Due to the Vrbětice case, a lot of speculation arose about the export of the Czech defense and security industry, for example regarding the supply of weapons to Ukraine. At the same time, exports to Ukraine have only exceeded one percent since 2013 and are completely negligible and insignificant. And what was imported to Ukraine, for example, in 2019? Ground equipment, aeronautics and electrical engineering. In the Czech media, I also noticed the connection between the Czechia and the base for the export of ammunition. At the same time, it has only reached its maximum 10 % of the total production of the Czech defense and security industry once in the last seven years, but it has mostly been below ten percent.
Journalistic assumptions and stories very often do not correspond to reality. It is one thing if they do not even correspond to the statistics, another may also be ignorance of what is hidden under the statistics. There is a number of areas that do not appear in statistics and tables, so accurate data on their production cannot be captured well and the issue must be understood. These are often so-called dual-use goods (or dual technology) or civilian equipment for force departments. Military categories sometimes include those for civilian use - sports and hunting weapons, binoculars, riflescopes or outdoor equipment. We have been drawing attention to the problematic definition of military material and dual-use goods for a long time.
The pearl can also be a statistical data from the annual report for 2018, when Luxembourg appeared in seventh place in the order of export countries of the Czech defense and security industry. But mere statistics without context will no longer tell you that it was because Capellen, Luxembourg, is home to the NATO-based NSPA headquarters, for which the vast majority of these goods were intended. Equally humorous was the period when our largest exports went to Austria. Pandur wheeled defense vehicles were manufactured in our country, which were exported to Austria, where they were completed and subsequently sold to our Army.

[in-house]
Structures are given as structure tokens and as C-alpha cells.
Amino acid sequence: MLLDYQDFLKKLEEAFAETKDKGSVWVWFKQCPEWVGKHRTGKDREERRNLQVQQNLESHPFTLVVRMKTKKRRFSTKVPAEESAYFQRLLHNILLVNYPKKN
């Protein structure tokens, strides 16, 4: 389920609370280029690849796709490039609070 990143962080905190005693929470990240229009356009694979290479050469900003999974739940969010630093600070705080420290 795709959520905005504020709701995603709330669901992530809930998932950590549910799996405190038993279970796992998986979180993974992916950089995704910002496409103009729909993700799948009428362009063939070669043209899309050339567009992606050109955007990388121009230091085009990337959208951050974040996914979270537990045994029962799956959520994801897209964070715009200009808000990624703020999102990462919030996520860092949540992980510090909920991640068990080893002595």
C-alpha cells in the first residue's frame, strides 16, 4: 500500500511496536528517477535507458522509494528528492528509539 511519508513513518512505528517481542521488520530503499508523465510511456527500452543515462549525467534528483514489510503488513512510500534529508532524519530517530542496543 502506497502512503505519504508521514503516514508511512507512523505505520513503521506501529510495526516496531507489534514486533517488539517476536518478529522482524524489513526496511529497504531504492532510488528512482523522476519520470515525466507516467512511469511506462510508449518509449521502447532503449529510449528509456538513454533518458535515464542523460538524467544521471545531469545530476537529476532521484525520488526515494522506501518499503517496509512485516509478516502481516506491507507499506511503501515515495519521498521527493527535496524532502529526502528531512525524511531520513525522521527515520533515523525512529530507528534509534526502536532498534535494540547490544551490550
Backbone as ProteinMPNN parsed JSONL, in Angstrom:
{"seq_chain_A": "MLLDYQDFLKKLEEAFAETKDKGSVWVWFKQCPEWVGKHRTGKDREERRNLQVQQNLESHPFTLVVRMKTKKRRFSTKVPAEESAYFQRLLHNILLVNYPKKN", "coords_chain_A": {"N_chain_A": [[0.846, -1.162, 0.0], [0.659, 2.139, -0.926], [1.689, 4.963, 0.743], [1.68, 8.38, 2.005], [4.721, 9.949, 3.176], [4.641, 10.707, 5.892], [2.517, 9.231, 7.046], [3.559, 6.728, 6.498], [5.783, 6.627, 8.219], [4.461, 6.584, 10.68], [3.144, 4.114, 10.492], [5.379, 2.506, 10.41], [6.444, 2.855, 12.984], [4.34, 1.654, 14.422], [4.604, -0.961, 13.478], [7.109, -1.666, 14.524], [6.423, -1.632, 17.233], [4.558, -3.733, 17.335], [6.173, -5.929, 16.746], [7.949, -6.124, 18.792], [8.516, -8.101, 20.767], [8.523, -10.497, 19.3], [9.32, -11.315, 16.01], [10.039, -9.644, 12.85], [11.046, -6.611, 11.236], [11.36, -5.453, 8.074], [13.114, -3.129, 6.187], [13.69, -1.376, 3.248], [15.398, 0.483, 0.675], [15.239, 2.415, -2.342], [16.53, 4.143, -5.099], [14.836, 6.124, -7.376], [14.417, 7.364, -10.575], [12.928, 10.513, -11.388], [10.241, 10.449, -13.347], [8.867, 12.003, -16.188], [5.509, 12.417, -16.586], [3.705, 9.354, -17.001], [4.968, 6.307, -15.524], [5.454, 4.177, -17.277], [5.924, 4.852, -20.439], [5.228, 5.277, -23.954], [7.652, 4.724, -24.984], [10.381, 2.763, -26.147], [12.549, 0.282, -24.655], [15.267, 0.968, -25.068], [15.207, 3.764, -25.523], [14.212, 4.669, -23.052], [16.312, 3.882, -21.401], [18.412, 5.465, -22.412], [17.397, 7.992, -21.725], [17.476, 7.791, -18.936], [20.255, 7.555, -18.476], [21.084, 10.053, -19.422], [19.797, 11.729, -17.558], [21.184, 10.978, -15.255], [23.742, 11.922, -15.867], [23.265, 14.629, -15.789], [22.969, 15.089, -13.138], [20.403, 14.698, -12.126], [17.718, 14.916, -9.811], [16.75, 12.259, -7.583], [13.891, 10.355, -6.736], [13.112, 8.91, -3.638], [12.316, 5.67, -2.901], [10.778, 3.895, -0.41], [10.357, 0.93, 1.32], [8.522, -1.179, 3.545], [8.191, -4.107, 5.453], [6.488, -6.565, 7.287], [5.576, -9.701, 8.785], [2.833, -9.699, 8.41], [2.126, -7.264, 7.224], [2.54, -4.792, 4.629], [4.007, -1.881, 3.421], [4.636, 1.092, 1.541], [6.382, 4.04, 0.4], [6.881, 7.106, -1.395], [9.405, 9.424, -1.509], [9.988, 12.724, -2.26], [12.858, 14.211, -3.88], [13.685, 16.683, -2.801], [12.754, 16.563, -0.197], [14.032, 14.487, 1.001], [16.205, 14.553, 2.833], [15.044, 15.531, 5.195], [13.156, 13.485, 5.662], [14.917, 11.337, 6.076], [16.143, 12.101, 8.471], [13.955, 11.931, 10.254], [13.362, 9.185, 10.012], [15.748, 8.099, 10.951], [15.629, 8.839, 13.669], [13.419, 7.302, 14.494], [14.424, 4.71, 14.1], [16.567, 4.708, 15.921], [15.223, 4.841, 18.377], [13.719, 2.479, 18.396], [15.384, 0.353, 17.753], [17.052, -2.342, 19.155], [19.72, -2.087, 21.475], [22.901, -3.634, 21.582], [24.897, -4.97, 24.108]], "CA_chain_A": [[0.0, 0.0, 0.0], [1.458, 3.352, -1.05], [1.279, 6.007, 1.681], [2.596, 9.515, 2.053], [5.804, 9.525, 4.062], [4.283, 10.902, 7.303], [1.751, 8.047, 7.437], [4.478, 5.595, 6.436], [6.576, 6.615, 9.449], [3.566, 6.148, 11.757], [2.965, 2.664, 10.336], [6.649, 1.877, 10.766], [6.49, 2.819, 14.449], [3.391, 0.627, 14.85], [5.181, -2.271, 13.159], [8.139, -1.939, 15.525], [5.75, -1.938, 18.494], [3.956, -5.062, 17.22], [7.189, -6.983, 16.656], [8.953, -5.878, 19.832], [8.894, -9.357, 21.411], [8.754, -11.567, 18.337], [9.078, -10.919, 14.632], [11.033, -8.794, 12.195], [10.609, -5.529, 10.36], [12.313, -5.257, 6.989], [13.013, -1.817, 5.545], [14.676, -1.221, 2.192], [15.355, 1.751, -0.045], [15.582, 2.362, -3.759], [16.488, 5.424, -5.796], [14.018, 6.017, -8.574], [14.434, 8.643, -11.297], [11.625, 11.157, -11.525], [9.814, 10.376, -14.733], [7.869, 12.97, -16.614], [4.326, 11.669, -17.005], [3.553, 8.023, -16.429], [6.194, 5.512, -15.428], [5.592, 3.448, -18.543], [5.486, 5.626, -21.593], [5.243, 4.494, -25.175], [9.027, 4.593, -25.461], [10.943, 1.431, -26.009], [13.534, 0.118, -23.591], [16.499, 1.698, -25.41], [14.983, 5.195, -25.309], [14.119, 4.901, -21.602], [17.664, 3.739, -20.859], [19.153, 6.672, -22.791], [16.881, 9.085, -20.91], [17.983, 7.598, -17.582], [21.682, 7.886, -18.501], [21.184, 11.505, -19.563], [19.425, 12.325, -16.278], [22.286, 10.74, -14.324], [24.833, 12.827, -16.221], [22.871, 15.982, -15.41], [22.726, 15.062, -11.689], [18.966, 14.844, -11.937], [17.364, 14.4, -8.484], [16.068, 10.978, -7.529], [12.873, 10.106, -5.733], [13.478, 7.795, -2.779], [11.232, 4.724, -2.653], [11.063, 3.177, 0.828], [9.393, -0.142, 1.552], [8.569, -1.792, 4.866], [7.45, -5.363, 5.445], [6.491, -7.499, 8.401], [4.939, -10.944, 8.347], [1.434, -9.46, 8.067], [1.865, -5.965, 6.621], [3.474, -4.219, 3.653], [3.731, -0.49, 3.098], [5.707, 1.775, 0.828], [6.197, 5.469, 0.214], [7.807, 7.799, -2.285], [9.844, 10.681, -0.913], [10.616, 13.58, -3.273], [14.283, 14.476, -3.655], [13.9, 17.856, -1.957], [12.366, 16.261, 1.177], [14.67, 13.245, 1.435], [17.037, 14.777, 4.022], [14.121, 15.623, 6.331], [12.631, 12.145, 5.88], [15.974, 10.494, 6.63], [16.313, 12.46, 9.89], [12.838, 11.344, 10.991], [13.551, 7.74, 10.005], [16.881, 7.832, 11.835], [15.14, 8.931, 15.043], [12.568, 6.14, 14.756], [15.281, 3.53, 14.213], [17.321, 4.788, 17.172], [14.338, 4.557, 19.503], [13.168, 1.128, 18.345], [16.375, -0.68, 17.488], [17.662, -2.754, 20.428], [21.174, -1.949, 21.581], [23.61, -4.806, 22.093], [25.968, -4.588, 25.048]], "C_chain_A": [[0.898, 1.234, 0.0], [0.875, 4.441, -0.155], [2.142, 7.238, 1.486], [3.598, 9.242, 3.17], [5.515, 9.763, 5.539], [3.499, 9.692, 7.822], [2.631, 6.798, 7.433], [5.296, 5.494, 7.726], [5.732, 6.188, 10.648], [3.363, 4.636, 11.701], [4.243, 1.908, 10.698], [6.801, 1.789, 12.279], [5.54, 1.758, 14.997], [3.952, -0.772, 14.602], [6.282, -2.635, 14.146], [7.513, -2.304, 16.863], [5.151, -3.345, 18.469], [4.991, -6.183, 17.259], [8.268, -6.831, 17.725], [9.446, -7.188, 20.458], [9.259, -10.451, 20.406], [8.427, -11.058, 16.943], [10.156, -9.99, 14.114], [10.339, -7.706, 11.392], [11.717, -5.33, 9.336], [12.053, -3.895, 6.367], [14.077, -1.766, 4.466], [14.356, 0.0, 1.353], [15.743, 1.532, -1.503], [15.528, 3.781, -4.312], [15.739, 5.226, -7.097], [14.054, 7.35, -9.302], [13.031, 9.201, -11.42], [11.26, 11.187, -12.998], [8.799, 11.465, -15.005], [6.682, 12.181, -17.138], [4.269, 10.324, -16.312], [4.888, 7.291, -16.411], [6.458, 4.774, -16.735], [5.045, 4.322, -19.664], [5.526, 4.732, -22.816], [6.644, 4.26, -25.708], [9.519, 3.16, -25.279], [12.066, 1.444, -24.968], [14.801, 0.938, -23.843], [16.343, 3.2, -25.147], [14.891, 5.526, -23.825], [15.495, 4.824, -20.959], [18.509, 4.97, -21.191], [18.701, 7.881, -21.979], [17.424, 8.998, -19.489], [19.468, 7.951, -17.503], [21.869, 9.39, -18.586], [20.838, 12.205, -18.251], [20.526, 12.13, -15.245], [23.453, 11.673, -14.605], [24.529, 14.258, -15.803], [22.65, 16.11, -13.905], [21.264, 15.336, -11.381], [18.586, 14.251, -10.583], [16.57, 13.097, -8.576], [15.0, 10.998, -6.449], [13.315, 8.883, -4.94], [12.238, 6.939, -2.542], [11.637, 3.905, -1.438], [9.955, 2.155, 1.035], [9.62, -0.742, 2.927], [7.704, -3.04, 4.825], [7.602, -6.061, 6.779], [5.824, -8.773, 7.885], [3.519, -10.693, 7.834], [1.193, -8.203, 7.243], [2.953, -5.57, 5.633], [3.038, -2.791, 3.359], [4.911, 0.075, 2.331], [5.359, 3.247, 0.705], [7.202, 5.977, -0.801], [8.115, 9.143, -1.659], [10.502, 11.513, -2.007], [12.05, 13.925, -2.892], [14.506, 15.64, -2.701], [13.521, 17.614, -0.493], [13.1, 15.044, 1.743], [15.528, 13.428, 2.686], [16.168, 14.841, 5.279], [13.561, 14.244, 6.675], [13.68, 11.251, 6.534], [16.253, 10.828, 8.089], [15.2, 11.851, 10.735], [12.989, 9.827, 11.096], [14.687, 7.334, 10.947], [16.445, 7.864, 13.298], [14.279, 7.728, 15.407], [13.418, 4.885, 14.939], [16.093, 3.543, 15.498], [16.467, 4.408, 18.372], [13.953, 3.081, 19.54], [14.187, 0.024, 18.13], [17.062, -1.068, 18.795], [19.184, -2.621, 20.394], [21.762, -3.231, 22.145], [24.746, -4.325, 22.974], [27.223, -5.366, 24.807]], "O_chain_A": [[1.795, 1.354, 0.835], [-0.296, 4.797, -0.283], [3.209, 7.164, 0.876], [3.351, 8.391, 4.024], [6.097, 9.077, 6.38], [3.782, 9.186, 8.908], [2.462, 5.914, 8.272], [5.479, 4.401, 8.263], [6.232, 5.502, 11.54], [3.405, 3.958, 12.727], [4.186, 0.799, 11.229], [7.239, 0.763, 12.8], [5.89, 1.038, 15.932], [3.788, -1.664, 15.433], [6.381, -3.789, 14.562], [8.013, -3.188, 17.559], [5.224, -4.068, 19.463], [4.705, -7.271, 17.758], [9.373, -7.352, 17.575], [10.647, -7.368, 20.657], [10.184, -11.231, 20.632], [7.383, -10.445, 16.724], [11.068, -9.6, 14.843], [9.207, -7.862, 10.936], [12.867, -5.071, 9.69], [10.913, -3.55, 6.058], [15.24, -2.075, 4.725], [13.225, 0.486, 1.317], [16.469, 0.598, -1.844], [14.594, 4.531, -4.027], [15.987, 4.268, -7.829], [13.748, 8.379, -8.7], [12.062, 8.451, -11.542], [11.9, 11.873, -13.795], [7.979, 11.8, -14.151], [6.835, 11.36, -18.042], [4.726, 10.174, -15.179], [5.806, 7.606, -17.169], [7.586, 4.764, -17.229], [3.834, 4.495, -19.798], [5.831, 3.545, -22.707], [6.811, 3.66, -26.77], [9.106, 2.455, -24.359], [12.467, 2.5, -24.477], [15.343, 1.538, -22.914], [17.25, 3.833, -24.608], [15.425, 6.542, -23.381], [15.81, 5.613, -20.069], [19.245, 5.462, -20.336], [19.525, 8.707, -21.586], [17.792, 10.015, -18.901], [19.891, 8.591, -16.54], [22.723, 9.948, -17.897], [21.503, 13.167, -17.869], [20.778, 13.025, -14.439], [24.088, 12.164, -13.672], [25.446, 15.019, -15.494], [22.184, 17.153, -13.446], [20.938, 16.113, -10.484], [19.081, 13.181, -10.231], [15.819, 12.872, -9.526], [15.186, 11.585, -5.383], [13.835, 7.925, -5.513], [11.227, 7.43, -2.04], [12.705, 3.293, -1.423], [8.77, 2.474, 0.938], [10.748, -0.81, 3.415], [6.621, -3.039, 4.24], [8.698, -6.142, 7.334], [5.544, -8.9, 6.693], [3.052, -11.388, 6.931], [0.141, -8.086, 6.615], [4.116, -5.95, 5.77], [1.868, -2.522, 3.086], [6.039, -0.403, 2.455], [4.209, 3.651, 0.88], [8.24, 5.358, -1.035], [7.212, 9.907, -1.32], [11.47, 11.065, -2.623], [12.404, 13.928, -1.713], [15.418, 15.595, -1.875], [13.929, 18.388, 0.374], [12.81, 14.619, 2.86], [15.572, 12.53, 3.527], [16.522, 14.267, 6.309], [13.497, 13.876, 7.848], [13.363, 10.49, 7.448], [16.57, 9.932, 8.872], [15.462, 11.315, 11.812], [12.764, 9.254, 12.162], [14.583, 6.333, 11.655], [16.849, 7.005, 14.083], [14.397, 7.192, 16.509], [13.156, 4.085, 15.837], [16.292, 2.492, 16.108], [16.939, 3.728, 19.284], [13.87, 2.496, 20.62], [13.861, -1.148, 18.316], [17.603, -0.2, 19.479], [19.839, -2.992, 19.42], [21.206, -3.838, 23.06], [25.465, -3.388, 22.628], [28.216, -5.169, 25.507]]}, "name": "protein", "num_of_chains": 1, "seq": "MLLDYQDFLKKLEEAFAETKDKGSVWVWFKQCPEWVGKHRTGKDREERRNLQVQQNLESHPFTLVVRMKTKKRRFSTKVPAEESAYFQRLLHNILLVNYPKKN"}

A common feature of the defense industry is that a significant part of its production consists of goods with high added value. In addition, military supplies often generate additional business opportunities for the future. It can be training, education, supply of technologies and spare parts, modernization projects, etc. For this reason, it is difficult to define key exporters and key territories. For example, the export of gunpowder (subcontracted industry) and passive surveillance systems (hi-tech technology) has a different character. Another ranking will come out when comparing the volume of exports and another if we compare the added value.
Perhaps due to frequent watching of TV series, some activists and the media view the defense and security industry very negatively. They seldom operate on facts or intentionally distort them to their advantage. It may be mere vocabulary, but let us not underestimate the power of the word, both written and spoken. Moreover, it is never too far from words to deeds. Let us not look for any problems associated with violence and crime in arms and weapons - the culprits are always people. And to forbid defending the decent against crooks and thugs is a road to hell.